Child-friendly transparency of data processing in the EU: from legal requirements to platform policies
|Milkaite I.; Lievens E.
|Journal of Children and Media
|Informa UK Limited
|Online safety and policy regulation
|The article carries out an in-depth theoretical analysis of articles 12,13 and 14 GDPR, the relevant recitals and guidelines by data protection authorities (DPAs) in the section entitled “Theoretical analysis of articles 12, 13 and 14 GDPR: the child’s right to transparent information about data processing”. It also reports on the results on the data protection policies of Instagram, Snapchat and TikTok.
|Implications For Policy Makers About:
|Creating a safe environment for children online; Stepping up awareness and empowerment
Vast amounts of personal data of children are collected and processed in today’s increasingly digital, connected society by public and private actors. Children do have a right to the protection of their personal data and, according to the General Data Protection Regulation (GDPR), even merit specific protection. Children should be clearly informed of and understand what happens with their data when it is collected, processed, stored and transferred. To that end, specific transparency standards require the provision of information in a clear and plain language that the child can easily understand. In this article, after having mapped these existing requirements, the privacy policies of Instagram, Snapchat and TikTok — services which are very popular with children — are evaluated. The findings suggest that such policies are still complex, long and primarily text based. In order to improve this, possible practical ways of enhancing transparency for children such as legal visualization, co-design, co-creation techniques and participatory design methods which focus on presenting legal information in a transparent and clear manner are explored.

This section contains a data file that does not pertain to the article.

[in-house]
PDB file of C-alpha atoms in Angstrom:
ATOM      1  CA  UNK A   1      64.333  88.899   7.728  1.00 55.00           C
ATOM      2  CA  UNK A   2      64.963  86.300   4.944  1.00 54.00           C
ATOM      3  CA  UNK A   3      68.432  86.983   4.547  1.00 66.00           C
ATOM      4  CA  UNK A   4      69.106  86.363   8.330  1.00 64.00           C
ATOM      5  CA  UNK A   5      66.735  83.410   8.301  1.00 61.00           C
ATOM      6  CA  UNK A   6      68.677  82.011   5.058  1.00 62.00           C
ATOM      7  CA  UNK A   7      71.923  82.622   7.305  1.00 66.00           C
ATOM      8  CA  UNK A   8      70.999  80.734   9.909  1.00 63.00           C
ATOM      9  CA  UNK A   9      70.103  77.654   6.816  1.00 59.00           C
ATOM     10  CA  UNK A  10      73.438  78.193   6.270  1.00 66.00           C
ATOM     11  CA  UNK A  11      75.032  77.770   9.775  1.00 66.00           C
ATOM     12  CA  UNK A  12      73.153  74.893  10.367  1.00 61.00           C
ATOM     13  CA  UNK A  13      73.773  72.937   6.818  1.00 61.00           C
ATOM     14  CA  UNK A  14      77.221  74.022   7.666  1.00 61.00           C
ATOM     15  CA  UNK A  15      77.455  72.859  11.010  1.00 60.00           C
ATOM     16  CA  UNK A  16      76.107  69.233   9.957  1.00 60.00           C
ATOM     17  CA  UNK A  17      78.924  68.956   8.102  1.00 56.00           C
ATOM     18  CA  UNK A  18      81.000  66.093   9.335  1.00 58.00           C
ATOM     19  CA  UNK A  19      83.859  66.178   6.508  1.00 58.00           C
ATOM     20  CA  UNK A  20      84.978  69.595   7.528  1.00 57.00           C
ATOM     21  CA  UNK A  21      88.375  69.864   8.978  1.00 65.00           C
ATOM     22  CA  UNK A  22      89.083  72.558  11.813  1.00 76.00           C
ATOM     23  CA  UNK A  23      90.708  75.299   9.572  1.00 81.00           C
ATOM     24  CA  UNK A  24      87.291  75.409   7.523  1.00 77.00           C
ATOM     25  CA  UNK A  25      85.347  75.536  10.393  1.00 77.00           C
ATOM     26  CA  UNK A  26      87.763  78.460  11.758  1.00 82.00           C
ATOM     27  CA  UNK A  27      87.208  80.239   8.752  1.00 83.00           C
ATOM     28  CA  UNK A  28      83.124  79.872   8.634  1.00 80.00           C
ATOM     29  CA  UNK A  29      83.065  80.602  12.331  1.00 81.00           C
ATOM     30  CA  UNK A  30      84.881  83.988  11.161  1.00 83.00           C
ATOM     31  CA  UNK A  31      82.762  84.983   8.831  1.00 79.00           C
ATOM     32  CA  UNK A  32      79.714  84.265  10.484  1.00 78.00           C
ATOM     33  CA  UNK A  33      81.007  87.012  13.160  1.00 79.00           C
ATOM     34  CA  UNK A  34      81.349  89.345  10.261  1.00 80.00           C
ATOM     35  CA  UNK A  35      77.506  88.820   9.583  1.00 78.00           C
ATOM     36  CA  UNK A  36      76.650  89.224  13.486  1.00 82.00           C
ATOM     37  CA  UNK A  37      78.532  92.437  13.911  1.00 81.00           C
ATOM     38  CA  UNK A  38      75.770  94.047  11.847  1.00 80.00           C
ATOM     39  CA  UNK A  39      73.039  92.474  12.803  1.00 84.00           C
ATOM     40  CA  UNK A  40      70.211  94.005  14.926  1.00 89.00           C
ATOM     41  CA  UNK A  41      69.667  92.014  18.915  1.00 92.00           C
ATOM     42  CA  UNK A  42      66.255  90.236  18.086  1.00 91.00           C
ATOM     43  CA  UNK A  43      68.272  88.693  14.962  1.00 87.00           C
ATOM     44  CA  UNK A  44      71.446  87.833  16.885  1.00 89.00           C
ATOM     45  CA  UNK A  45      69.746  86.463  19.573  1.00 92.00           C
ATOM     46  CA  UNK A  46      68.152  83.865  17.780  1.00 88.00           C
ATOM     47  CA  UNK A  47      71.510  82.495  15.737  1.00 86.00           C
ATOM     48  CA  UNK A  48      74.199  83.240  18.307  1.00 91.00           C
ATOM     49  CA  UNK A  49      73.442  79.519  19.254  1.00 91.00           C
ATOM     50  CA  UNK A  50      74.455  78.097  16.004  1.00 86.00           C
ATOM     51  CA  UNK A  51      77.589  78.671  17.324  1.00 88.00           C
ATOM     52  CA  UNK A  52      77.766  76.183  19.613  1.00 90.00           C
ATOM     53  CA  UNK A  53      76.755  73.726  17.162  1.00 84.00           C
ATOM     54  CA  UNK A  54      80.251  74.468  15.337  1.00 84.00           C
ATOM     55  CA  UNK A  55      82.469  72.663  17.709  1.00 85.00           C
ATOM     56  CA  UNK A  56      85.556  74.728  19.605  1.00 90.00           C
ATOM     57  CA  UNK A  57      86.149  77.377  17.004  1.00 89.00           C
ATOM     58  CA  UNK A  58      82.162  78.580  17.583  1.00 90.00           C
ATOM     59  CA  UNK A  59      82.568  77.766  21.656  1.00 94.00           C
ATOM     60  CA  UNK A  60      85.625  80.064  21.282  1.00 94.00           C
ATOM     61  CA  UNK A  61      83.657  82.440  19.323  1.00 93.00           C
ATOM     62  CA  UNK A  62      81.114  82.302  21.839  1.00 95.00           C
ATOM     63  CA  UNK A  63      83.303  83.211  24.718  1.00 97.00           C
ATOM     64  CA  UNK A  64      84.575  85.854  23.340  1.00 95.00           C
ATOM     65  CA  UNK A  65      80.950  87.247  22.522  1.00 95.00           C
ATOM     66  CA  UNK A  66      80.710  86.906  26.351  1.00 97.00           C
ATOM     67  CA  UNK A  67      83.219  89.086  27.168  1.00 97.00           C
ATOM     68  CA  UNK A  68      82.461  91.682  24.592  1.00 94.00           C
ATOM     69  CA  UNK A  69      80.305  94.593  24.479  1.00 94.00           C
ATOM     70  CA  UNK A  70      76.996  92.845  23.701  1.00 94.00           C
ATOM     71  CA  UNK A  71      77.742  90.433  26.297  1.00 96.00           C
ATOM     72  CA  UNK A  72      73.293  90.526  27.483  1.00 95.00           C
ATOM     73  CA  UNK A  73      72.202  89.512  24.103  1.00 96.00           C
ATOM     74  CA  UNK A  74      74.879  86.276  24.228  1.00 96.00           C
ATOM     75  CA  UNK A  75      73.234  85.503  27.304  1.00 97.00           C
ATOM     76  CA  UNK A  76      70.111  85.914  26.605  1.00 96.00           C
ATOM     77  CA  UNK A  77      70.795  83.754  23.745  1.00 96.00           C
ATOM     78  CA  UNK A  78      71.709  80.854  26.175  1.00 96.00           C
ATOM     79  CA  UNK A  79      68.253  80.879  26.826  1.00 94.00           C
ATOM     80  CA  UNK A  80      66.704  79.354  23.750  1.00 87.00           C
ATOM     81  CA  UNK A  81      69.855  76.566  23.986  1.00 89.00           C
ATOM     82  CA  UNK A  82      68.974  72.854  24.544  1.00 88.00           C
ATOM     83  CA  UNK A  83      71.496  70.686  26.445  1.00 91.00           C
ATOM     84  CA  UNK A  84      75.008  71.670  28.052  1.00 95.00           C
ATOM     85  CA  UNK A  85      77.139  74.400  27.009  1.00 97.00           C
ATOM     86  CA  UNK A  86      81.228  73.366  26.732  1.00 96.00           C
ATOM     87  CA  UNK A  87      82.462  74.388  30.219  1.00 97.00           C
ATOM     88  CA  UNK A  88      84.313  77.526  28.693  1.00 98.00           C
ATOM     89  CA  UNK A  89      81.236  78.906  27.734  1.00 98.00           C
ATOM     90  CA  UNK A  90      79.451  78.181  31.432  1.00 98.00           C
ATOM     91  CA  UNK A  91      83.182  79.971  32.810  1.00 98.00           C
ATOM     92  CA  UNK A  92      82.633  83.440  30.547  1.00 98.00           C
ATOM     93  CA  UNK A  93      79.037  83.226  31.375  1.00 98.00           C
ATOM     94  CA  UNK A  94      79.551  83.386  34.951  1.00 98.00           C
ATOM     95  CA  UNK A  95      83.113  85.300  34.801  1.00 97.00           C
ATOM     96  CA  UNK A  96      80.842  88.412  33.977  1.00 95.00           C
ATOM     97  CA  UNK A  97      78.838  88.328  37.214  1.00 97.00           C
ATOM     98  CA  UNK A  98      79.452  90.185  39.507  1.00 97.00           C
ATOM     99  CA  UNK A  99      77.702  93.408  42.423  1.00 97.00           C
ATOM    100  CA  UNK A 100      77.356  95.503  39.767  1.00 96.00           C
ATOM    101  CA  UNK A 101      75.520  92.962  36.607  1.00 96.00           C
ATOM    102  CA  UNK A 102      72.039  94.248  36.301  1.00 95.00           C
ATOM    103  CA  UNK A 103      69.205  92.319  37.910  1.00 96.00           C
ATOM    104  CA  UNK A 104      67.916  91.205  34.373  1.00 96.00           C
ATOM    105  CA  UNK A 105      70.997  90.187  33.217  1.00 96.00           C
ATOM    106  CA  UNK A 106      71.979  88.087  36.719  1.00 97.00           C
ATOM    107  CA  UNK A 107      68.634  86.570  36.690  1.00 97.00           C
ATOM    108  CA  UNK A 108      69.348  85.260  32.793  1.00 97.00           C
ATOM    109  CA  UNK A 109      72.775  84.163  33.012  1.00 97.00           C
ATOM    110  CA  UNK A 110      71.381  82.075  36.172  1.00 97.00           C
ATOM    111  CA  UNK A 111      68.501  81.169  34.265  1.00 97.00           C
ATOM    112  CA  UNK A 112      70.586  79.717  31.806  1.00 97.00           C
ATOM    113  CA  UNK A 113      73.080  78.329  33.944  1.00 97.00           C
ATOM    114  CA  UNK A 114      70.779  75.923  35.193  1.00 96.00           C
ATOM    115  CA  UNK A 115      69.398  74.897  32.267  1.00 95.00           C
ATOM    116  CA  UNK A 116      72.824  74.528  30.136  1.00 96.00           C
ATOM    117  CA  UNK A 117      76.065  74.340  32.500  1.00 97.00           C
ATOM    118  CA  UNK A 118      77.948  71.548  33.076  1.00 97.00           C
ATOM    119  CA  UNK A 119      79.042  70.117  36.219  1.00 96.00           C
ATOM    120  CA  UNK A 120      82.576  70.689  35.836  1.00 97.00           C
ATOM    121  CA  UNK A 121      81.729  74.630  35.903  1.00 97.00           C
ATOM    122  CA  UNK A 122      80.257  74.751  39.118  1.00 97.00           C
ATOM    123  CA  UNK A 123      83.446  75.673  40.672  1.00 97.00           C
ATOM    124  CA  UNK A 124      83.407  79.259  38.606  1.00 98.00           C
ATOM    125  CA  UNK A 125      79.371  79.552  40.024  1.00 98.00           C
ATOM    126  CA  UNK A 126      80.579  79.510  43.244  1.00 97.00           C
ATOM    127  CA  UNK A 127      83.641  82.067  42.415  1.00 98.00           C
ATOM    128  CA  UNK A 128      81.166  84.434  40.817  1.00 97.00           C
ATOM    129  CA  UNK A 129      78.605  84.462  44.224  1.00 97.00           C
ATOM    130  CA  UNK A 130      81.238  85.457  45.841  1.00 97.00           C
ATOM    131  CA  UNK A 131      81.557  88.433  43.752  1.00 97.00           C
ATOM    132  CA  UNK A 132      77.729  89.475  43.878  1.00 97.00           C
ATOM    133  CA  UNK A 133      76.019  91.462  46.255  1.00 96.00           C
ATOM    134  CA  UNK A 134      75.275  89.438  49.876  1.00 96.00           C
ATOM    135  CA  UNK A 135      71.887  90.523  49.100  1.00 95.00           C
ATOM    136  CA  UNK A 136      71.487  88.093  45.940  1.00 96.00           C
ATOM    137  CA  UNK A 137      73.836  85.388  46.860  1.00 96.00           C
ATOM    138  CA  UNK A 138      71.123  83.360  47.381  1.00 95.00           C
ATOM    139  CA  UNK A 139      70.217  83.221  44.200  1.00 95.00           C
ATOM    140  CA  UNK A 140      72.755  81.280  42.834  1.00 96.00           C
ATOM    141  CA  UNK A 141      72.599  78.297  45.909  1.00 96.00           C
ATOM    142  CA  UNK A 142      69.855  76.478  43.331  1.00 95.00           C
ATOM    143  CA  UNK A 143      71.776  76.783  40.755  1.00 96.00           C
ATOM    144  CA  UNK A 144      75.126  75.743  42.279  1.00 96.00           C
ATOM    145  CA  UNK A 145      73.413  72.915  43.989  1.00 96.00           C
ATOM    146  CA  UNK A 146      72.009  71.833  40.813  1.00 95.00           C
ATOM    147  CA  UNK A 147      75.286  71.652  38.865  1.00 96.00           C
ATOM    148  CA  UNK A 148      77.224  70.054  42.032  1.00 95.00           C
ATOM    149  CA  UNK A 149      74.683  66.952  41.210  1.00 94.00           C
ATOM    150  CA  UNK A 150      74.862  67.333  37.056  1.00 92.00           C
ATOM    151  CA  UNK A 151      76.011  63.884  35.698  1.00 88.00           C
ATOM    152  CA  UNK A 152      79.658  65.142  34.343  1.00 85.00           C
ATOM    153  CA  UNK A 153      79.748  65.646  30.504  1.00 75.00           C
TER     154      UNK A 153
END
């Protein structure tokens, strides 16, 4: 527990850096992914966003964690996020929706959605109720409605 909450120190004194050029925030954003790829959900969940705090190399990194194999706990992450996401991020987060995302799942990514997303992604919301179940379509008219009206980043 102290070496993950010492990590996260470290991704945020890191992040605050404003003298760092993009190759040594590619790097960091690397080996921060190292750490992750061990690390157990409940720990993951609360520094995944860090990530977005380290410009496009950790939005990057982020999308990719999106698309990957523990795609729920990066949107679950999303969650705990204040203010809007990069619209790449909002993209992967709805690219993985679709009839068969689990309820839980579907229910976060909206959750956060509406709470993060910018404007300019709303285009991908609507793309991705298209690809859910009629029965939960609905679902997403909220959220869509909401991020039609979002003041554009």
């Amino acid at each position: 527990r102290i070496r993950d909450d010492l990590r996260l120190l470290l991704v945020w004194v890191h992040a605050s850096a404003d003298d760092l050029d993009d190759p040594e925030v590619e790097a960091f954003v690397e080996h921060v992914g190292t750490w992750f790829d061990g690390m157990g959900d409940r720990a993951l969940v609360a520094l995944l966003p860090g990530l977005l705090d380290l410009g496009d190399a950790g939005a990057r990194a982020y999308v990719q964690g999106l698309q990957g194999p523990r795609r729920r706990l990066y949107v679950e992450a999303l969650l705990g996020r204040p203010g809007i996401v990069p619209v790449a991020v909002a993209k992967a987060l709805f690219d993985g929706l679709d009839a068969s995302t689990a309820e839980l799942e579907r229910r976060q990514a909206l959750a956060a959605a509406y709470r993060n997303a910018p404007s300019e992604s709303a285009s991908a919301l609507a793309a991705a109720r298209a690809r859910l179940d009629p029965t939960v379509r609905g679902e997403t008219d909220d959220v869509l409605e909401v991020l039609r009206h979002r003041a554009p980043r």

"Both children and adults use online services and often accept their terms and conditions without actually reading them or feel they do not have a genuine choice (not) to agree with data policies. It might not be fair to expect data subjects – adults, but especially (young) children – to understand the often very complex and opaque data collection and processing practices. Whereas this does not mean that no information should be provided to them. Especifically with respect to children and the special protection they deserve with regard to their personal data. The responsibility for undertanding cannot be placed solely on their shoulders, nor on those of their parents. Efforts by online service providers and data protection authorities should be enhanced in order to ensure fair and transparent processing of children’s personal information. It is time for service providers to invest in innovative ways to offer information, which may in the end lead to enhanced trust relationships with their users. An important guarantee for reaching this goal is actually including children in information design and evaluation processes. Also, improvement for moving from text based, long policies to more engaging formats and understandable language adapted to different ages of users and other – more inventive – formats of information should be considered as well." (Milkaite & Lievens, 2020, pp. 17-18)